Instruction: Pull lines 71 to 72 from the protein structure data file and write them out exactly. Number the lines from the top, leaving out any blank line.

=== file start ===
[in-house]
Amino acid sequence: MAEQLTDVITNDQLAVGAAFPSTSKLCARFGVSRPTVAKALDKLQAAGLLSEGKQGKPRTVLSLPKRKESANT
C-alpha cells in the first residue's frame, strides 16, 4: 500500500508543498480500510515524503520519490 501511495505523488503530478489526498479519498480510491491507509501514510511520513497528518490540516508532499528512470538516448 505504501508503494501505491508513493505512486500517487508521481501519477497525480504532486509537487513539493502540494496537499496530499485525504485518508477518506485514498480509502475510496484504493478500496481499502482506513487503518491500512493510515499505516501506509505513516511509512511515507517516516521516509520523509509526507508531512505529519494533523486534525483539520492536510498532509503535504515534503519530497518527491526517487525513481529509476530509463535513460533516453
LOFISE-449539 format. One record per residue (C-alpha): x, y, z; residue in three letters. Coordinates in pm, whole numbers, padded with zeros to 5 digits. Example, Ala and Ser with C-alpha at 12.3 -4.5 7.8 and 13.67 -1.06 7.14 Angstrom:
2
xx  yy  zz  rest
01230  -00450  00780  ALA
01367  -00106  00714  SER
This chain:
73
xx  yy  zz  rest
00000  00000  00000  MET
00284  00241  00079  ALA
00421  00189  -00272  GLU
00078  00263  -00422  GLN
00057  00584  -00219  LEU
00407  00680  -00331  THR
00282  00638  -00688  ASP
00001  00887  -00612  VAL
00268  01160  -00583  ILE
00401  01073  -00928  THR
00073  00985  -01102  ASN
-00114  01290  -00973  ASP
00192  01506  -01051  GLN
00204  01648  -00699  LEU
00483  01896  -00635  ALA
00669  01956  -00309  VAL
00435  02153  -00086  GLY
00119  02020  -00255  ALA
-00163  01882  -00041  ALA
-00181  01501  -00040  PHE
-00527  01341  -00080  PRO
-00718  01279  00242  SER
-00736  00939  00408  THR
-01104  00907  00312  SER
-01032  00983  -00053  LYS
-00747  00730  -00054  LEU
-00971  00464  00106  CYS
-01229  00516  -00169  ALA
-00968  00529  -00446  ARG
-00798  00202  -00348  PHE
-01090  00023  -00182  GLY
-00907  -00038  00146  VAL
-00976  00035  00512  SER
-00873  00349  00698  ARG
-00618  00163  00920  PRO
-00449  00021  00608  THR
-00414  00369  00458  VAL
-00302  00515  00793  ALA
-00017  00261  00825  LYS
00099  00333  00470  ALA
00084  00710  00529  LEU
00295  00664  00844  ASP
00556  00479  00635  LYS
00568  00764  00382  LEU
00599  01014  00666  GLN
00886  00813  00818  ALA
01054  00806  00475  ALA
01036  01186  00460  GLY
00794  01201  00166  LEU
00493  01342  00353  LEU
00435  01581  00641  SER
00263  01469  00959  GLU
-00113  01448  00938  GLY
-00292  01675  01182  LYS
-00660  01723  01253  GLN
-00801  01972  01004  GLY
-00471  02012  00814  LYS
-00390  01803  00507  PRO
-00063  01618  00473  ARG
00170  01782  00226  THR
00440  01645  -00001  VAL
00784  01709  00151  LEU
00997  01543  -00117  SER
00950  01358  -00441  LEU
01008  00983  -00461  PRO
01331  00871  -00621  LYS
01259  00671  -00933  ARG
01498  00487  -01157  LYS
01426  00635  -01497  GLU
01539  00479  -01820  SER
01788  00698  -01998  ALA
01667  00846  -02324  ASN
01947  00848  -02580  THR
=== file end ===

00170  01782  00226  THR
00440  01645  -00001  VAL